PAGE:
Women’s Health Initiative: the final outcome

Following publication of the Women’s Health Initiative (WHI) and Million Women Study (MWS) many women stopped oestrogen-based hormone replacement therapy (HRT)

[1.2]. The main concerns were an increased risk of breast cancer and cardiovascular disease. They turned to alternative strategies such as changing diet to stay healthy after the menopause. The Women’s Health Initiative has now reported on randomised controlled trials of the effects of calcium and vitamin D supplements and low fat diets, as well as detailed analyses of oestrogen-progestogen and oestrogen-alone HRT.

Calcium and vitamin D were hypothesized to reduce the risk of hip fracture and colorectal cancer. 18,176 women received 500 mg of elemental calcium as calcium carbonate with 200 IU of vitamin D3 twice daily (1000 mg of elemental calcium and 400 IU of vitamin D3) and 18,106 received a matching placebo for an average of 7.0 years [3,4]. No effect on the incidence of colorectal cancer or hip fracture was found and there was an increased risk of kidney stones.

A low fat diet was hypothesized to reduce the risk of breast and colorectal cancer and cardiovascular disease [5,6,7]. 19, 541 women were assigned to a diet with reduced total fat intake (20% total energy) and increased intakes of vegetables, fruits, and grains. The comparison group of 29, 294 women did not have any dietary changes. Mean follow-up was 8.1 years. The dietary intervention did not significantly reduce the risk of coronary heart disease (CHD), stroke, cardiovascular disease, breast or colorectal cancer.

The initial report [1] of an increased risk of CHD with combined HRT in WHI was at variance with observational studies such as the Nurses’ Health Study. Reanalysis of the Nurses’ Health Study has found that women beginning HRT near menopause had a significantly reduced risk of coronary heart disease (RR = 0.66, 95% CI 0.54-0.80 for oestrogen alone; RR = 0.72, 95% CI 0.56-0.92 for combined HRT) [8]. In the subgroup of women demographically similar to those in the WHI, no significant relation was found between HRT and coronary heart disease among women who initiated therapy at least 10 years after menopause for both types of HRT. These data support the possibility that timing of starting HRT in relation to the menopause or to age might influence coronary risk. This concept is also supported by the findings of the observational WHI trial of combined HRT [9]. Detailed analysis [10] of the WHI randomised trial of combined HRT showed that there was no overall significant increase in CHD, with a significant increase being seen only in the first year of treatment but a significant trend downwards thereafter. Detailed analysis [11] of the WHI oestrogen-alone study showed a non-significant reduction in CHD, which was most marked in the younger (50-59 years) age group. In this sub-group, there was a significant reduction in a composite of coronary events and procedures, and there were no significant increases in events in the older age groups.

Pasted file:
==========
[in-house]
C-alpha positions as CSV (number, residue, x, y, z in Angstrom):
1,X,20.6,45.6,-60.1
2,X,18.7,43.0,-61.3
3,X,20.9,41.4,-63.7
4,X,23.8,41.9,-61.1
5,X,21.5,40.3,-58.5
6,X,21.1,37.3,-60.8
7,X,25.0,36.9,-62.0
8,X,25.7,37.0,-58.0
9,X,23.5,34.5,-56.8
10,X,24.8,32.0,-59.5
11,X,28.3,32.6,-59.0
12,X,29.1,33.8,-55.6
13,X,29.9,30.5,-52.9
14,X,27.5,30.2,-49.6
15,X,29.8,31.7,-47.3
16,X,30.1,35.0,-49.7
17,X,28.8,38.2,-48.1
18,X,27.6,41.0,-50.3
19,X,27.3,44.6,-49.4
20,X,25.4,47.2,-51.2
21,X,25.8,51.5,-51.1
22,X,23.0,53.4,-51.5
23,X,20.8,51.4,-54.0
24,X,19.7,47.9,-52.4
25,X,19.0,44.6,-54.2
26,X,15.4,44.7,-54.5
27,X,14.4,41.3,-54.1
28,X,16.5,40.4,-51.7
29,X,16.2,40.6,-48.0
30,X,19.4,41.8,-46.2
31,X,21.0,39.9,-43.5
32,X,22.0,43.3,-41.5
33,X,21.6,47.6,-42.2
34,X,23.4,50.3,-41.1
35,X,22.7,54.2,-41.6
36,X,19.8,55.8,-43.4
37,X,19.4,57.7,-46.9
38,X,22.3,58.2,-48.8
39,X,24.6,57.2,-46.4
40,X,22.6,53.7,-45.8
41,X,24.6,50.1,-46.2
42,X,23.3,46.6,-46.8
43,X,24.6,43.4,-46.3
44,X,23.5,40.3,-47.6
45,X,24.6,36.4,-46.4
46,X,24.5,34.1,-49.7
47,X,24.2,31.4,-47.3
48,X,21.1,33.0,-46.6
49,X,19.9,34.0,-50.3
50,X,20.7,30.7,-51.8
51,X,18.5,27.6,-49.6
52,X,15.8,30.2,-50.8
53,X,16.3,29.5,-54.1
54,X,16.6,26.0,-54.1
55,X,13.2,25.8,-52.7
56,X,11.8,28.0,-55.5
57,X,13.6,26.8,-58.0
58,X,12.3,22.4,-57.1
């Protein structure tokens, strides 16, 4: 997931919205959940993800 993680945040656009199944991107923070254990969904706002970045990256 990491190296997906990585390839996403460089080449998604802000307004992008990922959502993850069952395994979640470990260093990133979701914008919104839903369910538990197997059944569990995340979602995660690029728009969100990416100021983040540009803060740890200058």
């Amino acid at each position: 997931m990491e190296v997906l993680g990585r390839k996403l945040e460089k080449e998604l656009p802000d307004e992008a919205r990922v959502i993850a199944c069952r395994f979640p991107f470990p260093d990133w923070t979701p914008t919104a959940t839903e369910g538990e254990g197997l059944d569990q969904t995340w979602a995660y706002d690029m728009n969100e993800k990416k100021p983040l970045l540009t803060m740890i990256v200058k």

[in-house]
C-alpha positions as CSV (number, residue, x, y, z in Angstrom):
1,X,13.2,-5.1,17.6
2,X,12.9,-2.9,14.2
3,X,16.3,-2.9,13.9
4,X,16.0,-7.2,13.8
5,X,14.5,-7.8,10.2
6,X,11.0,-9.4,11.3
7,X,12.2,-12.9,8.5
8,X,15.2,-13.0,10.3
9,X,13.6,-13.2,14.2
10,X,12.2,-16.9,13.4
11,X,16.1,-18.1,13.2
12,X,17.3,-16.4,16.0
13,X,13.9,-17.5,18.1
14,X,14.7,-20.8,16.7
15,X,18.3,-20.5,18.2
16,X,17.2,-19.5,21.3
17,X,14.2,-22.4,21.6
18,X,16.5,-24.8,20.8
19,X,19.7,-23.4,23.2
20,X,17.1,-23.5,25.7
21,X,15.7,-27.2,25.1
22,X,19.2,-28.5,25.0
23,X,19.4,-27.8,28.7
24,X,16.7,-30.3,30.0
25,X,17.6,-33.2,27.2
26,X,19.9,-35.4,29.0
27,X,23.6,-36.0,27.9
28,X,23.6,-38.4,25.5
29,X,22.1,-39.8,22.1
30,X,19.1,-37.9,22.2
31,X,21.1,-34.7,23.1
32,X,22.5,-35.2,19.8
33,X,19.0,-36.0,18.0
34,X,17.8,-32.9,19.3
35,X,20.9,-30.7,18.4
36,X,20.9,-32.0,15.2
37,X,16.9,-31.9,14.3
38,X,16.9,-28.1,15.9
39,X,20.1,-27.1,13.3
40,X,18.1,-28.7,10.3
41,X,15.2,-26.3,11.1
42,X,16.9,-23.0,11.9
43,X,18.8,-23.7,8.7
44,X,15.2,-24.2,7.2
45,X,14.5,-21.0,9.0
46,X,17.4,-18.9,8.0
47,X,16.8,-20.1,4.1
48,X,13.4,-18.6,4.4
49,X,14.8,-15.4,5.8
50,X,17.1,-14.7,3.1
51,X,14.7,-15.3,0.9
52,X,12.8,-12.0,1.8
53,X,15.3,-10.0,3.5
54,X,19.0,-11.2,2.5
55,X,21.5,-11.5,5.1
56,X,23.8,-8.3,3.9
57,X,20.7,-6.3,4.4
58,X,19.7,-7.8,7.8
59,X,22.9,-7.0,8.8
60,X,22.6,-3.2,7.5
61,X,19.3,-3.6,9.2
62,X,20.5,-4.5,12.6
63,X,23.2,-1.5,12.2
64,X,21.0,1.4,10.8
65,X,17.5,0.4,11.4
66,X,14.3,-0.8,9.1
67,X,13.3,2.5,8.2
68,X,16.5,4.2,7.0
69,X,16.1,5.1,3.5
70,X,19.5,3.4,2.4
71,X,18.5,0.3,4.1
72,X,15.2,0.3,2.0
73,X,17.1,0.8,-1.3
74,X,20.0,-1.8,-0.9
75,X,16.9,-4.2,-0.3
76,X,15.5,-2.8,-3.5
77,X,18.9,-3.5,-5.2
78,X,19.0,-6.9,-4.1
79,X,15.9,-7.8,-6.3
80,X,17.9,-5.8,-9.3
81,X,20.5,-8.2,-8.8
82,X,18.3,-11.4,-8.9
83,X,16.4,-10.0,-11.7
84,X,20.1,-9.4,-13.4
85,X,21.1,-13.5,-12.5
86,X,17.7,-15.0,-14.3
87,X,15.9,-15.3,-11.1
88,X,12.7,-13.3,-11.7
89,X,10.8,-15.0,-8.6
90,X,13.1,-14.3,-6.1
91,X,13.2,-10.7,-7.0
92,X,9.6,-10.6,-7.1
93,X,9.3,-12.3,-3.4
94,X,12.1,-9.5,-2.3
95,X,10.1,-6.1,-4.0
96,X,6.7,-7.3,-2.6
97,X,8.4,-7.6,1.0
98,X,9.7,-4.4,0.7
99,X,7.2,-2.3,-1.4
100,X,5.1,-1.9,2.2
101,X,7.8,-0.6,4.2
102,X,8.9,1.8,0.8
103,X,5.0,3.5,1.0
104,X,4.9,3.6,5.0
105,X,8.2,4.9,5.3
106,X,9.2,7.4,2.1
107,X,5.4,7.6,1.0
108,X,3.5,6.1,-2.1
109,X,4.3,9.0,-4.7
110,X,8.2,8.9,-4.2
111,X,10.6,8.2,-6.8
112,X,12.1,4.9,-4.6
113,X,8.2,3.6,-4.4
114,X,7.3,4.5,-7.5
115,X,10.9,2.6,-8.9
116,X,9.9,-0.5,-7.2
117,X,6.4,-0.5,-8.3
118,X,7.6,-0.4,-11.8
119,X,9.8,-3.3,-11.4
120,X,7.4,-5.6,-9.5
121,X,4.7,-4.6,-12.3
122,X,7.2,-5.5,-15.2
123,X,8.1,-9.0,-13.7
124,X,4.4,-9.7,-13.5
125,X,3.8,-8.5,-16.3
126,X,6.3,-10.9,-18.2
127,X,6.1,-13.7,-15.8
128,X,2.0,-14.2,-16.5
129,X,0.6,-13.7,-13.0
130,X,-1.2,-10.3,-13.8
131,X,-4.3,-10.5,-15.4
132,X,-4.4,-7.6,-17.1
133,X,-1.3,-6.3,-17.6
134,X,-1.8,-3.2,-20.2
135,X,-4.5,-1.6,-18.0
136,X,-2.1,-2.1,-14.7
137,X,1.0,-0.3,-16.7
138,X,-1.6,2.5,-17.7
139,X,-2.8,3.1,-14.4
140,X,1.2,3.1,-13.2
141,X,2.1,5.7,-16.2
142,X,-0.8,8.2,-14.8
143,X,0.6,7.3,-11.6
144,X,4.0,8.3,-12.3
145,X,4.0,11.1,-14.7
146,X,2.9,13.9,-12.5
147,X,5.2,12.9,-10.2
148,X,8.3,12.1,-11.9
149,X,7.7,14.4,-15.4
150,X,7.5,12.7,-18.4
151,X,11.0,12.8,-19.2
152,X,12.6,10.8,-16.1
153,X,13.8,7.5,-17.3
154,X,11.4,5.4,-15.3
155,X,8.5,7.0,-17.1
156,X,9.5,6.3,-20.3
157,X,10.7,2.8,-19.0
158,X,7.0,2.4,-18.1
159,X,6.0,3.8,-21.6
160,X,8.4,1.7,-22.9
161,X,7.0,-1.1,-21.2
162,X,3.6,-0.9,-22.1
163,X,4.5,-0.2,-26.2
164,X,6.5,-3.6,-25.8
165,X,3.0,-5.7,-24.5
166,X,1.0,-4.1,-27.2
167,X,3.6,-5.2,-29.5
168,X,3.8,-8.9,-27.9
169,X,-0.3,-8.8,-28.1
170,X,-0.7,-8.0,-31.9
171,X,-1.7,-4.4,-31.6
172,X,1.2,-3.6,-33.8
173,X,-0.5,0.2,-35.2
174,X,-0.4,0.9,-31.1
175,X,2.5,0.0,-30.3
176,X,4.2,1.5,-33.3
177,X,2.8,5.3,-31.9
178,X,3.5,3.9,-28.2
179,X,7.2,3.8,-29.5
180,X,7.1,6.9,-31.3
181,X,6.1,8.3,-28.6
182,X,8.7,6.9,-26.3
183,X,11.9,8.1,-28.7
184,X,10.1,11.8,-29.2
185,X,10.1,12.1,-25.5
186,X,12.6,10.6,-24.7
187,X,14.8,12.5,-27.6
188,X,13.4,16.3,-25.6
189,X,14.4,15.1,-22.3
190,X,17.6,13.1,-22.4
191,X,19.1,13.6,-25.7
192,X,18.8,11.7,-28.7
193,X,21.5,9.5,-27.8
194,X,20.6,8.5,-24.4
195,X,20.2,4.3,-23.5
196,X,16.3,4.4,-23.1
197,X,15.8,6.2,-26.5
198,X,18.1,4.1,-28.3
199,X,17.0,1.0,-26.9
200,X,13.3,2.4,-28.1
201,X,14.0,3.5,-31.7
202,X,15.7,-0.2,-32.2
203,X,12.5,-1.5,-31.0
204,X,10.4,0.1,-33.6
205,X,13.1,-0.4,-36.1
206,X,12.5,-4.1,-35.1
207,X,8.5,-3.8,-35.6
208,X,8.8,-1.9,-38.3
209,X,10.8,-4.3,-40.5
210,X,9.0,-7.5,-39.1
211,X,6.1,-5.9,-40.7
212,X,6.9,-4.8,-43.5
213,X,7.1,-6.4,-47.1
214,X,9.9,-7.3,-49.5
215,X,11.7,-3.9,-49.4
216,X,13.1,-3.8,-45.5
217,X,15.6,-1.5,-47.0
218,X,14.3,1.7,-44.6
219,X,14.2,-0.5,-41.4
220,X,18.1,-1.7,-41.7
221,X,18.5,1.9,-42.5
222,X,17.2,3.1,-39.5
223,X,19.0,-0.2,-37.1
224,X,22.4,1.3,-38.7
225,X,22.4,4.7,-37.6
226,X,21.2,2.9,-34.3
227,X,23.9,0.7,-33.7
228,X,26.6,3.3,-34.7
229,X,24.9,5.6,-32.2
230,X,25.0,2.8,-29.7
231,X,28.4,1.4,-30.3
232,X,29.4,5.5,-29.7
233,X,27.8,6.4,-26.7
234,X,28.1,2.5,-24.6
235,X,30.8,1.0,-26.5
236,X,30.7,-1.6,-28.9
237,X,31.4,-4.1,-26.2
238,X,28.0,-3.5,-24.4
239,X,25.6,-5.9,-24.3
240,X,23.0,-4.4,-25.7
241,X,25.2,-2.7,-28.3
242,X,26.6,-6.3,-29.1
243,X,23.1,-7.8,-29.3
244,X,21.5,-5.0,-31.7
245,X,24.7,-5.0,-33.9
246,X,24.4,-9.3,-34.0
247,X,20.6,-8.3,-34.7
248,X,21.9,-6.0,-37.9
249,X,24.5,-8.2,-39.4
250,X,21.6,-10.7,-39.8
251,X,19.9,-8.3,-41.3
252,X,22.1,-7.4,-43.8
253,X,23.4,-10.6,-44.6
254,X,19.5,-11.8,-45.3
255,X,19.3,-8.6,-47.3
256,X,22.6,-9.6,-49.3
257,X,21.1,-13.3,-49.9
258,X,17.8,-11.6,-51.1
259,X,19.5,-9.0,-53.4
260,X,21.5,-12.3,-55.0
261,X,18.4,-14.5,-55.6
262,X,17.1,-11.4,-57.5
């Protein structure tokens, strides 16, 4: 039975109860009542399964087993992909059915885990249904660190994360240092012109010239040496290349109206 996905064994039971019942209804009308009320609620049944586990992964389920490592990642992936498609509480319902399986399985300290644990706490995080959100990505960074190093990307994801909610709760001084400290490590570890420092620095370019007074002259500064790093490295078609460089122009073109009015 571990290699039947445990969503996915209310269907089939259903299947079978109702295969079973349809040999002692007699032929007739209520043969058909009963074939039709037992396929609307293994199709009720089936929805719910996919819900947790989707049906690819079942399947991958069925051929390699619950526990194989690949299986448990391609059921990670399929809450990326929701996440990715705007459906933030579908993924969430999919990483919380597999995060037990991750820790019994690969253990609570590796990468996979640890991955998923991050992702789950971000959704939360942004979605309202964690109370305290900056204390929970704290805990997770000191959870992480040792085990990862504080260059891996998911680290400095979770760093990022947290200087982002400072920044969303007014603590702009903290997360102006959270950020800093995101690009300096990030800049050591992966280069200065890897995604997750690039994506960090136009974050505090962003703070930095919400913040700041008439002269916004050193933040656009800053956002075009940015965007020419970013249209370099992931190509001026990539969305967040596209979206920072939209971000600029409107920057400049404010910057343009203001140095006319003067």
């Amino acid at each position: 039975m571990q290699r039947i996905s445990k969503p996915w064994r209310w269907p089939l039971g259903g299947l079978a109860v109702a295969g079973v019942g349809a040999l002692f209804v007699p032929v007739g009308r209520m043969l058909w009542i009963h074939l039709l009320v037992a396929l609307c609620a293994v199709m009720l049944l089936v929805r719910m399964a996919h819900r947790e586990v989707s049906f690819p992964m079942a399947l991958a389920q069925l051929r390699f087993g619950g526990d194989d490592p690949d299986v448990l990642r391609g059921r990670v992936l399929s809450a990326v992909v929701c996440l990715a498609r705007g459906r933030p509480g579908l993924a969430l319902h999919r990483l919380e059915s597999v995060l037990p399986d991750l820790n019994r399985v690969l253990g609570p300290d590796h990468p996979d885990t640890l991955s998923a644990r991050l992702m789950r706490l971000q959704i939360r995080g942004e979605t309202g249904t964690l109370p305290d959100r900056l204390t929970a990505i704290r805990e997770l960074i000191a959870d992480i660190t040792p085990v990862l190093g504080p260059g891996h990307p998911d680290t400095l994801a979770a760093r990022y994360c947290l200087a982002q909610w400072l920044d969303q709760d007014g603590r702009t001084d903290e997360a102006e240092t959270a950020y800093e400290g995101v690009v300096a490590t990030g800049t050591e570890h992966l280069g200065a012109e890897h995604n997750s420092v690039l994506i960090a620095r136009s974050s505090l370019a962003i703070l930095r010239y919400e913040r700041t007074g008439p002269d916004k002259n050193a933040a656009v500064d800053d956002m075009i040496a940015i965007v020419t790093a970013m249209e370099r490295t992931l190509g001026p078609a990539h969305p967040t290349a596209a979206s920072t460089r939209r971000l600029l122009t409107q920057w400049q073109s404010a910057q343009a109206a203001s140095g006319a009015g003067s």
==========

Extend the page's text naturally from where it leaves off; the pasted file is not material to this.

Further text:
Most women seeking HRT to treat menopausal symptoms are aged less than 60 years and thus these analyses on cardiovascular disease are reassuring. The role of diet seems to be very limited. Any effect of calcium and vitamin D is most likely to be limited to elderly institutionalized women [12].

Although the WHI and MWS initially highlighted concerns about breast cancer risks with HRT [1,2], resulting in regulatory authorities issuing urgent revisions of its recommended use [13], the more detailed WHI analyses [14,15] demonstrate that these reactions were inappropriate. With combined HRT, there was a (just) significant increase in invasive breast cancer incidence when all women were grouped together, but no increase in in situ breast cancer. This increase in invasive cancer was seen only after 5 years use in women who had previously been exposed to HRT for more than 5 years; there was no increased risk in women who had not previously used HRT. With oestrogen-alone HRT, there was a non-significant reduction in invasive breast cancer when all women were grouped together, but a significant reduction in those women with no previous HRT exposure. There was also a significant reduction in ductal cancer. Thus it appears that an increased breast cancer risk is in fact confined to those women who have been exposed to combined HRT for more than 10 years, and these clinical trial findings are completely contradictory to the reported findings from the observational MWS.

The initial findings of WHI were seized upon by those wishing to condemn HRT as showing it was unsafe because of increases in breast cancer and coronary heart disease. We have subsequently learnt that the risk of breast cancer is small and apparently confined to those women with a very long exposure to a combined HRT regimen, whilst oestrogen alone may actually reduce the risk. There is no overall increased risk for coronary disease, and again oestrogen alone may actually be of benefit in younger postmenopausal women. Dietary interventions did not produce any health benefits for either breast cancer, colon cancer or coronary disease. Although many criticisms may be made of the WHI trials (wrong doses of HRT, wrong doses of vitamin D, wrong diets), the overall message from them should be that HRT is in fact a purveyor of health benefits rather than risks.

Margaret Rees
John Stevenson
24 April 2006


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